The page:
On September 30, 1965, at the height of the Cold War, a series of dramatic events near Indonesia’s capital city, Jakarta, were used by the country’s military to justify a killing spree that led to the death and detention of an estimated one million people.
The exact chronology of what happened and who orchestrated it is still the subject of debate, but historians generally agree that on the night of September 30, six generals of the Indonesian army, then under the governance of President Sukarno, were kidnapped and subsequently executed in the early hours of October 1.
For decades, the details of that night and the killings that followed have been suppressed and distorted by a military regime that came to power in the wake of the violence. In the aftermath, blame was laid firmly at the feet of the Communist Party, or PKI, giving the Indonesian military — and Western governments who enthusiastically supported a purge — the justification they needed to completely eradicate the country’s real and alleged Communists.
It’s one of the most overlooked massacres of the 20th century. The enduring narrative, diligently cultivated by the regime and its international supporters, is one of spontaneous violence among civilians, old feuds, and revenge; the army was not involved, the story goes.
The Act of Killing, a film by Joshua Oppenheimer, with co-directors Christine Cynn and an Indonesian who remains anonymous for fear of reprisals, has received significant media attention since its release last November. Filmed over seven years, it follows a group of men in the Indonesian city of Medan as they describe and reenact, often in grotesque detail, their role in the torture and execution of thousands of Communists and alleged Communist sympathizers.
In one of the film’s most memorable scenes, the now elderly Anwar Congo, in pristine white pants and a bright green shirt, takes pains to demonstrate a method of killing he devised to solve the problem of excessive blood letting when he executed his victims. On the roof of a handbag store, where the killings took place, he carefully wraps a length of wire around a vertical pipe, asks his friend to sit on the floor (hands secured behind his back, to mimic those of the victims), and wraps the wire around his friend’s throat. “This is how to do it, without too much blood,” Congo says into the camera, taking a few paces back and imitating how he would pull on the garrote with the full force of his body.
As the film unfolds, Anwar and his friends, now reunited after so many years, reminisce about the good old days when they were “killing happily.” They take a leisurely drive through the city in an open-topped canary yellow Jeep, passing murderous landmarks, laughing as they recount stories of their killing sprees. They go on to stage elaborate, often garish and fantastical reenactments of their interrogations and murders. They brag about how they were influenced by their favorite American movies genres — film noir, Westerns, gangster movies — as well as the fantasy/horror genre popular in Indonesia.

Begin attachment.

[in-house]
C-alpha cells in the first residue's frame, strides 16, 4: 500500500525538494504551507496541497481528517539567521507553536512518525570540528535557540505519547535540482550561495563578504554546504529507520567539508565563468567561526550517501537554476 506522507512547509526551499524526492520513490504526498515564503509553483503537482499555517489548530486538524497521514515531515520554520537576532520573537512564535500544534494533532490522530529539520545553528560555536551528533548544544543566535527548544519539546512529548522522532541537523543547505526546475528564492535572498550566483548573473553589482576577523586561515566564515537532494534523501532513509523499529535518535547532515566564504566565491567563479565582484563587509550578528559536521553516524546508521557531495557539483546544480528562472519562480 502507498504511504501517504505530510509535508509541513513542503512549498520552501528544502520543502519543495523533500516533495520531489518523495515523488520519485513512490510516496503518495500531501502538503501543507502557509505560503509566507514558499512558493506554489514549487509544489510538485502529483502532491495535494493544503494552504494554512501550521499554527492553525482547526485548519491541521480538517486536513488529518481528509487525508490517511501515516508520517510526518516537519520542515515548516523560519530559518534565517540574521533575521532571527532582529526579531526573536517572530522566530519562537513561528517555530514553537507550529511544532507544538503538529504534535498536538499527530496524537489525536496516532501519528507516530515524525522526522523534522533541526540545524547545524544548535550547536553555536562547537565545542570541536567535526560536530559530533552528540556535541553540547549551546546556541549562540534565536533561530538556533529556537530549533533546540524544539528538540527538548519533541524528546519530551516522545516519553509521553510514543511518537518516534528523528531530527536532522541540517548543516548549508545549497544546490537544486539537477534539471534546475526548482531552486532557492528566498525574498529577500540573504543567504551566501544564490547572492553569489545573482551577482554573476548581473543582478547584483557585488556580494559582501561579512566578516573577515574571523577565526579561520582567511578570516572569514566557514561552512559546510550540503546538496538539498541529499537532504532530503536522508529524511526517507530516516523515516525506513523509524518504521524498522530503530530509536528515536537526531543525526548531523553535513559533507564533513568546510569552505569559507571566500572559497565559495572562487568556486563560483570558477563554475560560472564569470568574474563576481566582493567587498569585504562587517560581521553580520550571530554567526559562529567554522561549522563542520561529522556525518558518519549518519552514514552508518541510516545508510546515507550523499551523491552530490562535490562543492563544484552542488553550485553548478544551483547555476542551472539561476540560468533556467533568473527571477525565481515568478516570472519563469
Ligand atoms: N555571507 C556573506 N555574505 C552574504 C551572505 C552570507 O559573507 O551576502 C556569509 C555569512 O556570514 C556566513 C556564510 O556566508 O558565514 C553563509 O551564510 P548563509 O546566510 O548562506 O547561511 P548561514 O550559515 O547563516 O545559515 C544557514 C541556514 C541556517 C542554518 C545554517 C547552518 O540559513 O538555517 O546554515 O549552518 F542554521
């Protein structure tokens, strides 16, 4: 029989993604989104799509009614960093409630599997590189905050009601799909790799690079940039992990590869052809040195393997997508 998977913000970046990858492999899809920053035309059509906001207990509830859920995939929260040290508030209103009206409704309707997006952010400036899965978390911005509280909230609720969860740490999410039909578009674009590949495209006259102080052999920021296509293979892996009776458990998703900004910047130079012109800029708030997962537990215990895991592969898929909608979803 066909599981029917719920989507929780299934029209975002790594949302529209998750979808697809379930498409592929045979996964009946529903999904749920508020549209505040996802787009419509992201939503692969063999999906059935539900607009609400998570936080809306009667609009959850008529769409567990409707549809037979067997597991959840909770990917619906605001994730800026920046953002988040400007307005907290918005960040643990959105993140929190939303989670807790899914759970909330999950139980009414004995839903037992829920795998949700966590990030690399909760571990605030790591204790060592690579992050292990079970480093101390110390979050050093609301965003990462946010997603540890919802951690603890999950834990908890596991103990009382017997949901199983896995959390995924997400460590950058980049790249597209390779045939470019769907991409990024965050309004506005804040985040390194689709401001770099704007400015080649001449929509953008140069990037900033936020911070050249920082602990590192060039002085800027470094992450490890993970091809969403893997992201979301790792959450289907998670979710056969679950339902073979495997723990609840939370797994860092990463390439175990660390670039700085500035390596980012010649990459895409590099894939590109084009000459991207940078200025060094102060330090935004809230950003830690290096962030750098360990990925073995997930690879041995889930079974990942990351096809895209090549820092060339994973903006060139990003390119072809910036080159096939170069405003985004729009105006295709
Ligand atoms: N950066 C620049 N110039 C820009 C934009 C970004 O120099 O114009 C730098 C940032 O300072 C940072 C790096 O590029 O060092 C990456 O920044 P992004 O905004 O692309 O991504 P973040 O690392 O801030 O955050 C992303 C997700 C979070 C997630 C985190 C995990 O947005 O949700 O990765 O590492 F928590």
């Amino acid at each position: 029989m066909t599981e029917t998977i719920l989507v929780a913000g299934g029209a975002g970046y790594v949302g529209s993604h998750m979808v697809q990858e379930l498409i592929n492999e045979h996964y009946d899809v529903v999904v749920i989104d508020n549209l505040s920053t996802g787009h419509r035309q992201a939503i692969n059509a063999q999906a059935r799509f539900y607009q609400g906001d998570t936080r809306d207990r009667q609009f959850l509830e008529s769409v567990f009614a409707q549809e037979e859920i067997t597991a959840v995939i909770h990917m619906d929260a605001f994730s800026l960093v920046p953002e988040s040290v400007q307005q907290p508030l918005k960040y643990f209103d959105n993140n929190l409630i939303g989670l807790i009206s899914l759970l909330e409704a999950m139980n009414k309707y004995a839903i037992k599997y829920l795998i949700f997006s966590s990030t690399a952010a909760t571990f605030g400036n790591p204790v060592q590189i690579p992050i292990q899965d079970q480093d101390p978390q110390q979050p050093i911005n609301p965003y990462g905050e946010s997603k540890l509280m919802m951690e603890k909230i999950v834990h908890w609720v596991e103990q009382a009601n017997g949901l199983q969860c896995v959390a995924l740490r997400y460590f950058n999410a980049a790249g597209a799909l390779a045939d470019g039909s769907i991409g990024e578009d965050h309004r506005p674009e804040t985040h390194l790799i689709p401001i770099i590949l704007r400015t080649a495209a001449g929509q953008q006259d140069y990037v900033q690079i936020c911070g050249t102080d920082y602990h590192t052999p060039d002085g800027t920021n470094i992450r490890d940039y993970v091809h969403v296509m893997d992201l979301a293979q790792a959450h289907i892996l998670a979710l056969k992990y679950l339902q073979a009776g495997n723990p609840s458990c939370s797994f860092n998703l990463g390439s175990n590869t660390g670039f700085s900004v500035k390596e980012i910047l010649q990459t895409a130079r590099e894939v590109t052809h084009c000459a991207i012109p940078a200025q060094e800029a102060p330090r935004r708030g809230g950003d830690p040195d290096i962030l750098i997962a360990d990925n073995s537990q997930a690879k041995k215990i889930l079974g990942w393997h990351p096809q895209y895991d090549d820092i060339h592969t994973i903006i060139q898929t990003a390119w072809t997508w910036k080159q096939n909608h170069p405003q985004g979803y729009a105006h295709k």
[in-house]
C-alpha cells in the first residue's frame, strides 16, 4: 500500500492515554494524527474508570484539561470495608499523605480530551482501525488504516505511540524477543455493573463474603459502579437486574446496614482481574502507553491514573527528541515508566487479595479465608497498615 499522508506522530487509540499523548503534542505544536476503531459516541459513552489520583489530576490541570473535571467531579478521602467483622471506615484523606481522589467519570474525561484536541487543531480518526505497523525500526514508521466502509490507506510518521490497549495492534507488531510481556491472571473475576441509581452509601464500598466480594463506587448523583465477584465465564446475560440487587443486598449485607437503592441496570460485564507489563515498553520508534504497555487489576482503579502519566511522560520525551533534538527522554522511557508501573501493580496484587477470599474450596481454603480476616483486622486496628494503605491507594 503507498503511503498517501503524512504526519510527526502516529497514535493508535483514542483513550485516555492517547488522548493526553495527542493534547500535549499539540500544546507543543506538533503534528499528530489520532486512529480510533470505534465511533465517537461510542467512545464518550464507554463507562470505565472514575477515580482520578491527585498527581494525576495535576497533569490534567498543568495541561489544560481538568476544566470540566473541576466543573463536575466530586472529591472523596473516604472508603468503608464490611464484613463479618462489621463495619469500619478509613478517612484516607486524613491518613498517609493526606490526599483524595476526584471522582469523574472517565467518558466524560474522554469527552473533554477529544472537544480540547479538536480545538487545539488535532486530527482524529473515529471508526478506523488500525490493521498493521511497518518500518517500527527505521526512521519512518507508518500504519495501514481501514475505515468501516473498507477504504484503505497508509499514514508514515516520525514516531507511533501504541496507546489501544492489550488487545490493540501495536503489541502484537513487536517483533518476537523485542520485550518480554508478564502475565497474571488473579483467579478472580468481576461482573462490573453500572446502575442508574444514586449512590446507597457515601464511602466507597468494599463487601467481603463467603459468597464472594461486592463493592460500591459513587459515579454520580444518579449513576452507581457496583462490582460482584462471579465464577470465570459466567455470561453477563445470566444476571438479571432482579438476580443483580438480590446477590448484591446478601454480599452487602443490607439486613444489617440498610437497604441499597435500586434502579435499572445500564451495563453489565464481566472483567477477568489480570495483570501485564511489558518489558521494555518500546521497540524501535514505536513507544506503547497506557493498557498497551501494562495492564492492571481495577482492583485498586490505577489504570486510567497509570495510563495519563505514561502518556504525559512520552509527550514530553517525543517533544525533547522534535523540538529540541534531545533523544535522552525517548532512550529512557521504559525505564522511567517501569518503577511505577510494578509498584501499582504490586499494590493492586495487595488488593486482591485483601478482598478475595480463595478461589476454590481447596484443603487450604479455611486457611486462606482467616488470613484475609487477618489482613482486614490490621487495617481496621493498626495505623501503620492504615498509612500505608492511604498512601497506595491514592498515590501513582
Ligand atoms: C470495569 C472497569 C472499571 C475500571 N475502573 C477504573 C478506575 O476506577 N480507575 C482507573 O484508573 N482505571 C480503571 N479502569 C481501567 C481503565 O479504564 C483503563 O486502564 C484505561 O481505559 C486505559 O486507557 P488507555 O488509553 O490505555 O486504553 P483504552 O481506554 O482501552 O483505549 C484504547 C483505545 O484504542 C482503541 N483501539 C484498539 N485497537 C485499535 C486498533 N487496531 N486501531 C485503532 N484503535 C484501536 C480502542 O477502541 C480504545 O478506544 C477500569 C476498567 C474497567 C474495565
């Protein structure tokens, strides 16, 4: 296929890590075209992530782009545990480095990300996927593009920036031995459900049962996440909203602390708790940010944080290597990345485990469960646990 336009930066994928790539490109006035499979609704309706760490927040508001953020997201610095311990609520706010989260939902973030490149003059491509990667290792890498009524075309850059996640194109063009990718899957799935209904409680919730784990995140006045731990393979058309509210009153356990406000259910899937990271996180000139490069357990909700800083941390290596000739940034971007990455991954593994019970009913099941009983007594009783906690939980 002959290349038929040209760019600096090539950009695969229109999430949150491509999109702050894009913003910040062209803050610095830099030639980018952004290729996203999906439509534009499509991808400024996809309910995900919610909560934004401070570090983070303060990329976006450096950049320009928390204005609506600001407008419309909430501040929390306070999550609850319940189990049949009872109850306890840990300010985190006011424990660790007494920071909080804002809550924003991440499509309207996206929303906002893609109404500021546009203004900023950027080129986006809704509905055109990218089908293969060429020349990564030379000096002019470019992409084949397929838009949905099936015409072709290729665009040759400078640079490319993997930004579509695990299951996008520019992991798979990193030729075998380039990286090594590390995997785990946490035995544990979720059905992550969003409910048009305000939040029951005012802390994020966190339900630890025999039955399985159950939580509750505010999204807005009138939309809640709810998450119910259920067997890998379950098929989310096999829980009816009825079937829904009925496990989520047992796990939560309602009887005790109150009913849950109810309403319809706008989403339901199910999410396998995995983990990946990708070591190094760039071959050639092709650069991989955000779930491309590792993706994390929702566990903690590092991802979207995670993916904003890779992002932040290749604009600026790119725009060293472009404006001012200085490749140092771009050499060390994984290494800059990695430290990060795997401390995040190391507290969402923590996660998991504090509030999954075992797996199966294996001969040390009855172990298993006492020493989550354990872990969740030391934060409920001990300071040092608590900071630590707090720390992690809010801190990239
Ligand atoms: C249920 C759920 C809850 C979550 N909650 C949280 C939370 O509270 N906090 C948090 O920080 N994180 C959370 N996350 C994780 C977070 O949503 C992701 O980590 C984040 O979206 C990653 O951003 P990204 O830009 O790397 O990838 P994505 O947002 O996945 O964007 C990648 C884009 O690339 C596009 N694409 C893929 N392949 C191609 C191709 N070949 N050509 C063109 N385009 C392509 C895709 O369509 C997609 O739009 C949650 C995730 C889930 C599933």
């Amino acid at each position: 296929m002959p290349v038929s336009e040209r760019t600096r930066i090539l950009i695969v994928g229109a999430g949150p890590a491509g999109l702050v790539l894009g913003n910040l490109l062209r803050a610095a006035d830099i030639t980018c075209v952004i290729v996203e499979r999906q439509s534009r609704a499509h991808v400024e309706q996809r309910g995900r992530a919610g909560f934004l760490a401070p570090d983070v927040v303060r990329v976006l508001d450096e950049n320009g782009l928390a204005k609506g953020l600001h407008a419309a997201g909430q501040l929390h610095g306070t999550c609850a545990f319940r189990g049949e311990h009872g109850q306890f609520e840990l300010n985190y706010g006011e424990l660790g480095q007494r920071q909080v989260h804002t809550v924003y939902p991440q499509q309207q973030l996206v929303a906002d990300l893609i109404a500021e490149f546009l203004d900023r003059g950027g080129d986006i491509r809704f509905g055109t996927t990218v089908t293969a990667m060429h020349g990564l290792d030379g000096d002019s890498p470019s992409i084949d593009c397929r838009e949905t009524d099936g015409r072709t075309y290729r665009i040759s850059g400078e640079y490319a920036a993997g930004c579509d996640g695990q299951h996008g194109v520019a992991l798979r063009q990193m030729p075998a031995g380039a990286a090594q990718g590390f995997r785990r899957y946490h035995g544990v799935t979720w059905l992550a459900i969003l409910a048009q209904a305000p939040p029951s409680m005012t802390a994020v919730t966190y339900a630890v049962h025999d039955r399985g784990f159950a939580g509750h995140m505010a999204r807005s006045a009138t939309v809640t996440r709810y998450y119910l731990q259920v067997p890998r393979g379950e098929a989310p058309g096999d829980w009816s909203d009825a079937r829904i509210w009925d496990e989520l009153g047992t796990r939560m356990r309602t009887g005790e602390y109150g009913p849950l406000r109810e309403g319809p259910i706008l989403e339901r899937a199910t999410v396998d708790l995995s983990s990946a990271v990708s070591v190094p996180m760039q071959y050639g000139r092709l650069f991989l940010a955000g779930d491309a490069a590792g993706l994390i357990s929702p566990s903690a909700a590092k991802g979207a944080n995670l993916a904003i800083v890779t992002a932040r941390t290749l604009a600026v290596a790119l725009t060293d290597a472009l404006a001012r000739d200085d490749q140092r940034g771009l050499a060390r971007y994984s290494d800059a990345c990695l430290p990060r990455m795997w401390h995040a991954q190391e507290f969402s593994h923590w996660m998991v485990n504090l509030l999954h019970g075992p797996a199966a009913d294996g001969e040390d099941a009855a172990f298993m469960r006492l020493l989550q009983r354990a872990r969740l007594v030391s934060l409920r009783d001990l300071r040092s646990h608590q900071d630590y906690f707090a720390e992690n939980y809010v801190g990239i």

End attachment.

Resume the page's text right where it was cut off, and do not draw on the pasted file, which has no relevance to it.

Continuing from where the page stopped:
The Act of Killing adds to a growing body of evidence and testimonies, which already includes the work of organizations like KomnasHAM, the Association of the New Order’s Victims, and 16 documentaries. “All these documentaries show the ordeals of the victims and the various forms of their victimization,” writes author and scholar Ariel Heryanto in the newsletter of the International Institute for Asian Studies. “The Act of Killing incriminates the perpetrators of the 1965–66 killings more seriously than any of the preceding films have done.”
The release of the movie has widened a conversation about the massacre that has been intensifying recently. “For many years the discussion about the mass killings of 1965–66 has been largely the domain of area specialists or the so-called ‘Indonesianists’ and human rights activists, but this film has catapulted the issue into mainstream public debate,” Hilmar Farid, a Jakarta-based writer and scholar, told Hyperallergic by email.
In doing so, the film also leads Indonesians to reflect on the recent past. “I think that Joshua has done an incredible service in getting some of the lower level people who were engaged in the massacres to talk about them in a fashion that forces Indonesians to confront some very uncomfortable and disturbing realities of contemporary Indonesian society,” said Brad Simpson, professor of history at the University of Connecticut and author of Economists with Guns: Authoritarian Development and U.S.-Indonesian Relations, 1960-1968.
In October 2012, the Indonesian news magazine Tempo took The Act of Killing as the point of departure for a bold and unusual step: carrying out its own investigation into the massacres. While Oppenheimer’s film focuses on the “gangsters” and “free men” of North Sumatra’s Medan, the perpetrators and level of state involvement varied greatly by region. “There were some places in which militias carried out the majority of the killing, and in some places the army did it,” said Simpson. “Local grievances were often exploited and used by the army to help whip up local support for the mass killings.” Tempo’s reporters fanned out to investigate the slaughter throughout the archipelago. “We found that the massacres did not take place only in East Java, Central Java and Bali – places that have frequently been cited by researchers and the media,” the editors wrote in the special report. “The killings also took place, for instance, in Sika, Flores and on an island off Palembang in Sumatra.”